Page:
The expulsion of Jews from public positions began almost immediately. The Fascist Ground Council in early October 1938 adopted a declaration forbidding mixed marriages between Italians and Jews or black Africans and restricted marriages with foreigners even if Aryan. It also set out criteria for establishing whether a person belonged to the Jewish race.
With various exceptions Italian citizens of the Jewish race were to be prohibited from belonging to the Fascist Party; from owning or managing companies of any kind employing more than a hundred persons; owning more than fifty hectares of land; or, serving in the armed forces.
This declaration was given legal effect through the Royal Legal Decree of 17th November 1938. This stated that Italian Jews “may not be owners or managers, with whatever title, of businesses declared as being of interest to the defence of the Nation… nor of a business of any nature which employs one hundred or more persons, nor have, or take the position of administrator or auditor of the said businesses; be owners of land which, in total, has an estimated value of more than five thousand lire; be owners of urban buildings which, in total, have an assessable tax of more than twenty thousand lire.”
The employment of such Jews – with some exemptions - was also prohibited in the military, civil administration, municipalities, provincial administrations, state-controlled institutes, banks of national interest and private insurance firms. The Italian citizenship granted to foreign Jews after 1919 was revoked, and foreign Jews (with some exceptions) were required to leave Italian territory by March 1939.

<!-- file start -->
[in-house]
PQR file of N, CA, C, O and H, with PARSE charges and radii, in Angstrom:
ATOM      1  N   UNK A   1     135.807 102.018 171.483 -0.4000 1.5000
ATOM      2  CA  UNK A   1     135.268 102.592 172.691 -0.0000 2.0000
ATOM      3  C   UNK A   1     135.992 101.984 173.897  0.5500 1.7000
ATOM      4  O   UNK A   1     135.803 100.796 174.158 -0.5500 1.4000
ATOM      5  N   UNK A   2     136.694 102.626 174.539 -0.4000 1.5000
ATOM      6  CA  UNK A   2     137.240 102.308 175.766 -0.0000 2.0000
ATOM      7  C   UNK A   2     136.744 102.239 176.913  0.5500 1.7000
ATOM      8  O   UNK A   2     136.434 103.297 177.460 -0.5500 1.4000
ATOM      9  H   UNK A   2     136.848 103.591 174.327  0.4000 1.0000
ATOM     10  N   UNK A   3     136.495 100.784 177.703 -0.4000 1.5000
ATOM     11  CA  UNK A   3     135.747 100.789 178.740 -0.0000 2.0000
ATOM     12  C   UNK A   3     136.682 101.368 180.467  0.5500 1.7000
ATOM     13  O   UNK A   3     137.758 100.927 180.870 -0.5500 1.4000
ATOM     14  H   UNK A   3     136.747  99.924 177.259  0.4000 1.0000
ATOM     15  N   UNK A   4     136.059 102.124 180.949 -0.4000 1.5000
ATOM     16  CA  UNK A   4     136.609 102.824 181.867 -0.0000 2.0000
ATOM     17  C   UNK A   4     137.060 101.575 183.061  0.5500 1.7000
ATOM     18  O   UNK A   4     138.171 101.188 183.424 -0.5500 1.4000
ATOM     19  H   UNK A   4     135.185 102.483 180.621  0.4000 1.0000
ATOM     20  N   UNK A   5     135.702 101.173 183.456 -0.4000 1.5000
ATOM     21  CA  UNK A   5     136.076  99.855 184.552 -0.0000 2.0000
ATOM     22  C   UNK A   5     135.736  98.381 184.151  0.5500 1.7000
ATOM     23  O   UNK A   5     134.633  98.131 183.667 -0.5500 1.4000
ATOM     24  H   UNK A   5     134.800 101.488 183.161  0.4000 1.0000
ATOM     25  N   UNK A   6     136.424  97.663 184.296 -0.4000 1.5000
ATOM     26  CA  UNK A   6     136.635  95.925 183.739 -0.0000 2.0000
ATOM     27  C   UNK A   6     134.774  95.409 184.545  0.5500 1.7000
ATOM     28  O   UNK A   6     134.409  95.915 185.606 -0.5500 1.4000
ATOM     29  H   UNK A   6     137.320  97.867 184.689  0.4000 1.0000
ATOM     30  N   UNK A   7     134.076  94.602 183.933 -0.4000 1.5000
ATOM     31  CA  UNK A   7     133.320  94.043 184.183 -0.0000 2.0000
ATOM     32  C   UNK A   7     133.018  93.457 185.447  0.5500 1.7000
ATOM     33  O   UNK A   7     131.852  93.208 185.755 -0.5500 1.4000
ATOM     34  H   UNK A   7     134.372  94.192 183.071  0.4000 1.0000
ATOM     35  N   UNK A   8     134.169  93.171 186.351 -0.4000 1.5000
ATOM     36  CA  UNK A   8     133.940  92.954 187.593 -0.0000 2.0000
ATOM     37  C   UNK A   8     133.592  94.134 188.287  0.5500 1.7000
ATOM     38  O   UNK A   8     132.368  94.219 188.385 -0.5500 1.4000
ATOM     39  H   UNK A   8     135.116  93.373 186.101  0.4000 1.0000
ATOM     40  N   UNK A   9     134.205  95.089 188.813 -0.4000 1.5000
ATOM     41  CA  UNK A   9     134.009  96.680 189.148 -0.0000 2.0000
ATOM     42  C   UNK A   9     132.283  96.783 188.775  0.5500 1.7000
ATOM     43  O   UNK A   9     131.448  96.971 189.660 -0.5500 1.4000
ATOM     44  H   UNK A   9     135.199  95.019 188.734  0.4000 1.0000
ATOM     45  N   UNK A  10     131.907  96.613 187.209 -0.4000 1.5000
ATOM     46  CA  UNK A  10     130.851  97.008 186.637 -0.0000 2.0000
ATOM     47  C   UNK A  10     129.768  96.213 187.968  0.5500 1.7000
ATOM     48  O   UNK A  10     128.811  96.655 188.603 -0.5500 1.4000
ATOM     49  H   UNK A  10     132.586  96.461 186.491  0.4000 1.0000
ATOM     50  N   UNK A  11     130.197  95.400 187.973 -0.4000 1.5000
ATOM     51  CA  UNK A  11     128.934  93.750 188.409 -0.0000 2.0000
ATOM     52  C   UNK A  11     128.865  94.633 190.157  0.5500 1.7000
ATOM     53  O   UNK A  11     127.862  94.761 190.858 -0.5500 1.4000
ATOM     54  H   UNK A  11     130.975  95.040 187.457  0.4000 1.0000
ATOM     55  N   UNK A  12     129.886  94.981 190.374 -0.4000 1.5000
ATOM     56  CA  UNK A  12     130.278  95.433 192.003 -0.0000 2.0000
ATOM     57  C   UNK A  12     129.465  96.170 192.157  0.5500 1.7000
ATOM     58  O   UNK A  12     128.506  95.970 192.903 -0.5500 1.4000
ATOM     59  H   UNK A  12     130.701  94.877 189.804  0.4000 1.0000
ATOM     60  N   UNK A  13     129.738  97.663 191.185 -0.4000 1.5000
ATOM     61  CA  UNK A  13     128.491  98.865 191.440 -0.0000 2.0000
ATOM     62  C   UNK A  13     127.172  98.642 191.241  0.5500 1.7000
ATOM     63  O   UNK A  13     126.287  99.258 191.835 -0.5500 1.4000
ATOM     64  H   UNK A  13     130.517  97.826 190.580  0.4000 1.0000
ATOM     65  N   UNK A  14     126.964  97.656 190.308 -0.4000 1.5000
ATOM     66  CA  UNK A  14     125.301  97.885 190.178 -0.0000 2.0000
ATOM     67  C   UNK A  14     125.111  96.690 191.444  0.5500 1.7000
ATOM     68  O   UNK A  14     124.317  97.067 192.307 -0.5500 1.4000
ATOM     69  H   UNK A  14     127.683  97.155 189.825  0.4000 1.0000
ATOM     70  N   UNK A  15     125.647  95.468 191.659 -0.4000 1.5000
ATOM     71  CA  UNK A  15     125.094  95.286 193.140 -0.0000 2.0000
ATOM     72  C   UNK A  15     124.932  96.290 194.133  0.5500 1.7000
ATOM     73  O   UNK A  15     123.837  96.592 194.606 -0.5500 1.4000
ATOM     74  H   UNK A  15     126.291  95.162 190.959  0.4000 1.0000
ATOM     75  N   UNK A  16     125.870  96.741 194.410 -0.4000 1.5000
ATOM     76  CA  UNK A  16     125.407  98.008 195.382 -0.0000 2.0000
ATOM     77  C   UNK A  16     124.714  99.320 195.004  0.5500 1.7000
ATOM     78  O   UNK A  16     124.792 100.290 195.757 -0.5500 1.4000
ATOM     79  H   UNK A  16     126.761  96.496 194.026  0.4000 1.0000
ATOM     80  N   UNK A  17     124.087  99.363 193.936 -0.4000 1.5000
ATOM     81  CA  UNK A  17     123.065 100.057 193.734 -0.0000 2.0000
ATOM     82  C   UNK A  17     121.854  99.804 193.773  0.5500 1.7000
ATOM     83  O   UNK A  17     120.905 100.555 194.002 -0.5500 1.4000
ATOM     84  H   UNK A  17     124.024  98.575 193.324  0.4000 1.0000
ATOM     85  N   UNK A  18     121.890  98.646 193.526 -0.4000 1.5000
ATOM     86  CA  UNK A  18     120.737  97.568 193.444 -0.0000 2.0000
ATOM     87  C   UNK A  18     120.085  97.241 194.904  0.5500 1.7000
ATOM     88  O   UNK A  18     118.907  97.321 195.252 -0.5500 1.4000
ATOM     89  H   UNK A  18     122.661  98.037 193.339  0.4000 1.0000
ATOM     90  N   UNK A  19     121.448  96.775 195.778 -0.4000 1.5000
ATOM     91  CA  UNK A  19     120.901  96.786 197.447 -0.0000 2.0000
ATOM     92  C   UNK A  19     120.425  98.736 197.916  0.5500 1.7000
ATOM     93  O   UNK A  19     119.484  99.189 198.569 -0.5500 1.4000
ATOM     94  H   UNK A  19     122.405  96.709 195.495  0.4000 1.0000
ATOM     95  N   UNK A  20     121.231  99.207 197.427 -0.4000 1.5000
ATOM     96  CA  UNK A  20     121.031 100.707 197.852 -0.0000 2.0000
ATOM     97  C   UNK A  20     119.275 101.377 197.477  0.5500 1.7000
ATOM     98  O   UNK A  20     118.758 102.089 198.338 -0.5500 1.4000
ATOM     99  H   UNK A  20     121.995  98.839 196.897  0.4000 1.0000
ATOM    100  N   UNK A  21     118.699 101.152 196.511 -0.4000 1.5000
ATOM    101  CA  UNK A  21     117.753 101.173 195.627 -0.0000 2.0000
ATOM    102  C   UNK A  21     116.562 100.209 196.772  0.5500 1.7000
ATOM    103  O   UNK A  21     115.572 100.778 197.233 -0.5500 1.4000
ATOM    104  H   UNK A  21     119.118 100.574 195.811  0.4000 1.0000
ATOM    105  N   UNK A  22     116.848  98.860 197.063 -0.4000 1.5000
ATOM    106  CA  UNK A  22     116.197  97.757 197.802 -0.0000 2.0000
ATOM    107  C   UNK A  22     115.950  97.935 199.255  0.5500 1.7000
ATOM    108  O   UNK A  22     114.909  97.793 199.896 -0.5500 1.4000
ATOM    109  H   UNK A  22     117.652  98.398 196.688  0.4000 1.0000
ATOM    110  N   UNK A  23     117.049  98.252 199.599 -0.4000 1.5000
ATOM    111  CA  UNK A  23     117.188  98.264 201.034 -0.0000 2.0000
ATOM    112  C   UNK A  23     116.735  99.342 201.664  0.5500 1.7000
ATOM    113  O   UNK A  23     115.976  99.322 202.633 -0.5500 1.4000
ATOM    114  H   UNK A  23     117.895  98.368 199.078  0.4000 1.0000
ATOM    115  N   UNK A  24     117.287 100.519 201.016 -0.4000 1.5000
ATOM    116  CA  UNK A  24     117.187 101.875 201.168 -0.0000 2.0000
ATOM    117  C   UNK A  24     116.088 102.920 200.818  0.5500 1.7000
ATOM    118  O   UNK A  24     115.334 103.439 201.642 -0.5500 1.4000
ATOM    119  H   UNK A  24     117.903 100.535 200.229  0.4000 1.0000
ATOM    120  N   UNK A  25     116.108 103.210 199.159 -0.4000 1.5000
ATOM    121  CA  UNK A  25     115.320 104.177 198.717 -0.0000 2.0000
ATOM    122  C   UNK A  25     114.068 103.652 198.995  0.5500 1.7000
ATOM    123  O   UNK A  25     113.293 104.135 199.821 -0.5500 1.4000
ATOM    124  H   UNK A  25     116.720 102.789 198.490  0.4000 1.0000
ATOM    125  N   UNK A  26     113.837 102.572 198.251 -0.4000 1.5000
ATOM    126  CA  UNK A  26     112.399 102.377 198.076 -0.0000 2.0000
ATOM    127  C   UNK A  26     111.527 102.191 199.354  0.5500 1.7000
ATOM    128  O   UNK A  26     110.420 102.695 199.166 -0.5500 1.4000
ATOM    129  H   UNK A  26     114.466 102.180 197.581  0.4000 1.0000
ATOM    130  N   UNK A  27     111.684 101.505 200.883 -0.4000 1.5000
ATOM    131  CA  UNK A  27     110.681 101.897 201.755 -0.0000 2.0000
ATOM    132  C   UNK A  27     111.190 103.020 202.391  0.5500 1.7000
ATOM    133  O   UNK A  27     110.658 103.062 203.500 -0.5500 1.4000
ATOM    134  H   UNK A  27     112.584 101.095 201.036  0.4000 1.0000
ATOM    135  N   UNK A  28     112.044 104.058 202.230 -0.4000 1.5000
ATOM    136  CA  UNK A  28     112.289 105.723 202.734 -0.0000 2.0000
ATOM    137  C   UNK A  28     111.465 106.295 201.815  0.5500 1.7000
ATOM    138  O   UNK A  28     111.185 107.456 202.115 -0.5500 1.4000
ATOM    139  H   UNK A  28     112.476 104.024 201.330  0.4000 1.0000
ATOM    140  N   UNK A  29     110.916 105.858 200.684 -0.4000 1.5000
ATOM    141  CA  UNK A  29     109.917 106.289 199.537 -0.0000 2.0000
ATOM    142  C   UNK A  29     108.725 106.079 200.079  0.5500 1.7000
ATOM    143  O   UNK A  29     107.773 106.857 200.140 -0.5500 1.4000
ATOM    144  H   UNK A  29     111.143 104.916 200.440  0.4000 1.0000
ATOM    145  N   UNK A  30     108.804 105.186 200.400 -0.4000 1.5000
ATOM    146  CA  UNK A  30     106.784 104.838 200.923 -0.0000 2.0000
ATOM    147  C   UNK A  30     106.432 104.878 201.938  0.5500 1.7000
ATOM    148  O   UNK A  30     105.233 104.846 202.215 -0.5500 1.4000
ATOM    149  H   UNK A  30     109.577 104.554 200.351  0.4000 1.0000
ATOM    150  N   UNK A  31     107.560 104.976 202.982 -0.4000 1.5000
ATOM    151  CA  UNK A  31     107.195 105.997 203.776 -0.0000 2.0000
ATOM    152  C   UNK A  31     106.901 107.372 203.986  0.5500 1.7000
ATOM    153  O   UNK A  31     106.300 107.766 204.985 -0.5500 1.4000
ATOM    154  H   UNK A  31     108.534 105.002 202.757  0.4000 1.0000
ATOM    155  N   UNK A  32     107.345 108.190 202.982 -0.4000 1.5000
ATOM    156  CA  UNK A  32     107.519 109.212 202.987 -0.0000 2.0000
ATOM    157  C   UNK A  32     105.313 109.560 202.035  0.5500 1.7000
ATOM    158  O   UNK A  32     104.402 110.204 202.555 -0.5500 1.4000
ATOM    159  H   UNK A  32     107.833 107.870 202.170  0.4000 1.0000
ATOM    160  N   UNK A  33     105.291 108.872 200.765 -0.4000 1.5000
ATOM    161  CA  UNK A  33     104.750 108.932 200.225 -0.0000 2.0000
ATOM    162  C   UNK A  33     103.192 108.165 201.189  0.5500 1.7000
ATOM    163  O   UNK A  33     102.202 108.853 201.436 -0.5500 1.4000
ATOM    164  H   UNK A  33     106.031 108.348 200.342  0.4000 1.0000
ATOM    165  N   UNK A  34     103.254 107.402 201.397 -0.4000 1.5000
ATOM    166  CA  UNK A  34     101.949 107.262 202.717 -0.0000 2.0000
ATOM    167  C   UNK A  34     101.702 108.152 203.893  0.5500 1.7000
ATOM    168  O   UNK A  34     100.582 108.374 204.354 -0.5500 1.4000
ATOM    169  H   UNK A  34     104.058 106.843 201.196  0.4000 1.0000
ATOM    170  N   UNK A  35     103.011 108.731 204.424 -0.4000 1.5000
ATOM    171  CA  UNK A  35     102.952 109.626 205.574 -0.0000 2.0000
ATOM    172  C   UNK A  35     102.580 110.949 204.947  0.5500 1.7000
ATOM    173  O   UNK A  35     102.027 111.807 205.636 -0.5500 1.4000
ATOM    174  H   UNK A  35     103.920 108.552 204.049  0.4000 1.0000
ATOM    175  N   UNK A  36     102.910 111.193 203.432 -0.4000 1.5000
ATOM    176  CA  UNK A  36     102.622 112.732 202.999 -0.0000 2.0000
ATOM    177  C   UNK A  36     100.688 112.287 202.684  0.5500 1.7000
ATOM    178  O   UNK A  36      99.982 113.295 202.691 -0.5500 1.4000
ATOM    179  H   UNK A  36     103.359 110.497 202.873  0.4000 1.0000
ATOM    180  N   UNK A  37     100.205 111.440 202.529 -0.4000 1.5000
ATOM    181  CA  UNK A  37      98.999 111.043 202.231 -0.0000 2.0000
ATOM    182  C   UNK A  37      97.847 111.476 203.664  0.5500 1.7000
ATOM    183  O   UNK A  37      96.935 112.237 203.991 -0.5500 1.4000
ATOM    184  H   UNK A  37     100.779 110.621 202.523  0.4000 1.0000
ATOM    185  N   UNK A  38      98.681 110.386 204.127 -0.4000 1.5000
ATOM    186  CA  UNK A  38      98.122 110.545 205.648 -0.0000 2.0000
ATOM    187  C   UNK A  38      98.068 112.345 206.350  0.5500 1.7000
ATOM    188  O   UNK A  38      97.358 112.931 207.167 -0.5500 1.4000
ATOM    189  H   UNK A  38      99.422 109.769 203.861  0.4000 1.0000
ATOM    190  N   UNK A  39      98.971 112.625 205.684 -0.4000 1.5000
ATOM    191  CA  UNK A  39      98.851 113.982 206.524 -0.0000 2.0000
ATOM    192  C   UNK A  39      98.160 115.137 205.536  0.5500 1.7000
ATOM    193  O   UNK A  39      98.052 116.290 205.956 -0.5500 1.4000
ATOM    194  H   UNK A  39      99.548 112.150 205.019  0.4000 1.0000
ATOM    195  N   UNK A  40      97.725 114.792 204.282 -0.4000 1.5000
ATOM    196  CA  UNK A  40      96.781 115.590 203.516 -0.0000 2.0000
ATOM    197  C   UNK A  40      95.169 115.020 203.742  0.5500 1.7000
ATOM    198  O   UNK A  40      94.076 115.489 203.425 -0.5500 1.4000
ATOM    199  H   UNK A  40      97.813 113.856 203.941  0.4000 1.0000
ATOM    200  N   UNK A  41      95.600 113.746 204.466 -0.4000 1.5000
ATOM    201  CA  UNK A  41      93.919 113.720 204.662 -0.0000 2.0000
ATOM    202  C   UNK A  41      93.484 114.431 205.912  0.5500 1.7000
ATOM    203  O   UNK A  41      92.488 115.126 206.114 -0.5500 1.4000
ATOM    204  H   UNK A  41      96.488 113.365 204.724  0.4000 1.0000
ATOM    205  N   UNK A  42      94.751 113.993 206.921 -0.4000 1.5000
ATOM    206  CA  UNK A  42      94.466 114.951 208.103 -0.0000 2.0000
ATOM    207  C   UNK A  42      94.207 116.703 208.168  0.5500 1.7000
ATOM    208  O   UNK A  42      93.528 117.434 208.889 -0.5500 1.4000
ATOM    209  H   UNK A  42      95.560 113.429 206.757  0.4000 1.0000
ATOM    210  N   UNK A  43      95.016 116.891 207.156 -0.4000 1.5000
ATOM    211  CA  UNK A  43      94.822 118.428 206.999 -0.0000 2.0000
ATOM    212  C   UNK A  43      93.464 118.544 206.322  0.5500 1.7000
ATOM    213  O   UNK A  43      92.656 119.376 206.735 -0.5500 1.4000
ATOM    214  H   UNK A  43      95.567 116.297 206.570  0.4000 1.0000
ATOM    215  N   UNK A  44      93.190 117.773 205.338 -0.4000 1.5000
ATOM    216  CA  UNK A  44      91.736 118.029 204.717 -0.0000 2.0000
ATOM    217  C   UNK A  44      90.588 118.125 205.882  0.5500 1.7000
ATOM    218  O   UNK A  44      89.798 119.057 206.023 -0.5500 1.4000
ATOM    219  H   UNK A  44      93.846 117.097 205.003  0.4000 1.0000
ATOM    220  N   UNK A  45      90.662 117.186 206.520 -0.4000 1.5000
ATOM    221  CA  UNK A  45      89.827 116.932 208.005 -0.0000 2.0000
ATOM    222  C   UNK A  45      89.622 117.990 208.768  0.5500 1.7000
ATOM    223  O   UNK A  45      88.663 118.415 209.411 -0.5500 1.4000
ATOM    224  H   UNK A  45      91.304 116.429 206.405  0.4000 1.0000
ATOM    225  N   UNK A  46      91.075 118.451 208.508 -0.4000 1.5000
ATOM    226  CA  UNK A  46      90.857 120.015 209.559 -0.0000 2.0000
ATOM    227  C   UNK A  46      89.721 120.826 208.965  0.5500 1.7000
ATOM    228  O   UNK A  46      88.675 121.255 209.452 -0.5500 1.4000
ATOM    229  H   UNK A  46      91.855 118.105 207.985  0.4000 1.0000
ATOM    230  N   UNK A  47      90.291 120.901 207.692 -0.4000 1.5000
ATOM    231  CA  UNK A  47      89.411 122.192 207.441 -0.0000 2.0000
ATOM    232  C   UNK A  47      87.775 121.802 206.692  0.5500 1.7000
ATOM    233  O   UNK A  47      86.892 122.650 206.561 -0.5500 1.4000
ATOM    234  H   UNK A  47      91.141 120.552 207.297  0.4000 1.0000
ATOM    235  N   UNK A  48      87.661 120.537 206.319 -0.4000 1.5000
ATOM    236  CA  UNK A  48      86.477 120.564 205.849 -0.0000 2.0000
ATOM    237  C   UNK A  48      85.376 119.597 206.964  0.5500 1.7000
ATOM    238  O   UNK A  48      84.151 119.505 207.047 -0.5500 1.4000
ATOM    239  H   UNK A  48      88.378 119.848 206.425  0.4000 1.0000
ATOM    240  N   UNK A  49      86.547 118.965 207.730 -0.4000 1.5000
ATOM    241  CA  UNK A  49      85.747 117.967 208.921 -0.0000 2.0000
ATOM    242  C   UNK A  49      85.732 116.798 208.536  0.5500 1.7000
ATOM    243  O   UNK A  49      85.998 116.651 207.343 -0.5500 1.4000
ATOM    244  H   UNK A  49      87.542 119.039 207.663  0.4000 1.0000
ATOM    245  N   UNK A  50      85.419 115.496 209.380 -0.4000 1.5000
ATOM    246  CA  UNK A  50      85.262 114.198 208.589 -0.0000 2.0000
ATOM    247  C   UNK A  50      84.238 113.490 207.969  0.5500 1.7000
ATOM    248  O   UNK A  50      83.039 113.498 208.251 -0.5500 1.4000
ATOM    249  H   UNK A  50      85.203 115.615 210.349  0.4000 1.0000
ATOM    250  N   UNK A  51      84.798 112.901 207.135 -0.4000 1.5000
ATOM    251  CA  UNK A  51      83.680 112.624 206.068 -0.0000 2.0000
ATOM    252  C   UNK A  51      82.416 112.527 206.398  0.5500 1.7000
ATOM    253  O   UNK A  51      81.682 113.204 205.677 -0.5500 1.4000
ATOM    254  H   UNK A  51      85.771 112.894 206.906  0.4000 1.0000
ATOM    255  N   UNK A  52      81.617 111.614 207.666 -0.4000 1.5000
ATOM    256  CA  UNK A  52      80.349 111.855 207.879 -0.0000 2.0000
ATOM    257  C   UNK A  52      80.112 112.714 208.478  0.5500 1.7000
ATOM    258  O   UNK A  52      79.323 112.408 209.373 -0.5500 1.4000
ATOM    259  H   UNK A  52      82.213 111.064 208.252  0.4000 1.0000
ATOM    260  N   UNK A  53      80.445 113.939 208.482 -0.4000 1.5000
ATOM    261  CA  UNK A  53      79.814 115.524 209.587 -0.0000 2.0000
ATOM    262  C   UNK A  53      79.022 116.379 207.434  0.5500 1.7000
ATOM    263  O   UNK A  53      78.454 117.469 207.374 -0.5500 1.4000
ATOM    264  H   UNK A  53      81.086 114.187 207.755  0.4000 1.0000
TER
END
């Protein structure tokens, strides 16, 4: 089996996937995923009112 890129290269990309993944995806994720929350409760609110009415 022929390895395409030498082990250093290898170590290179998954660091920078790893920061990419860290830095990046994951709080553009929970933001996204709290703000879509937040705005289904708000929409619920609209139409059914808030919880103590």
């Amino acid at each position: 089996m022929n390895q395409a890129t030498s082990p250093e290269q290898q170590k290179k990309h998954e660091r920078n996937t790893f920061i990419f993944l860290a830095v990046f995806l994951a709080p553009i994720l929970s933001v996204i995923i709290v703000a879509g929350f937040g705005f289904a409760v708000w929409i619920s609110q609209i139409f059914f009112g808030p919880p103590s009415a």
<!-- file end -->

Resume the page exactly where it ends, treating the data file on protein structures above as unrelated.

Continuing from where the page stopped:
By mid-1939 Jewish Italians had been expelled from all state jobs as well as the teaching profession. In June 1939 a law was passed severely restricting the participation of such Jews in all the other professions – and banning them outright from being notaries or journalists (if not belonging to an exempted category in the latter case).
The word “racism” was thus first used as an adaptation of “racialism”, to describe Nazi racial policies towards the Jews of Germany. It was however only really popularised through Mussolini’s public embrace of razzismo (racism)in the second half of 1938 – and the implementation of severeanti-Jewish race discrimination that followed.
In the imaginations of both German and Italian racists the Jews - though a small minority - wielded huge power and “influence” over the national life of those countries. In March 1933 Joseph Goebbels, newly appointed Reich Minister of Propaganda and Popular Enlightenment, complained:
“The Jews living in Germany, in view of the small percentage they represent of the entire population, have held such an enormously large number of powerful posts in the life of the nation that the Germanic element seemed almost completely excluded from the leading positions.”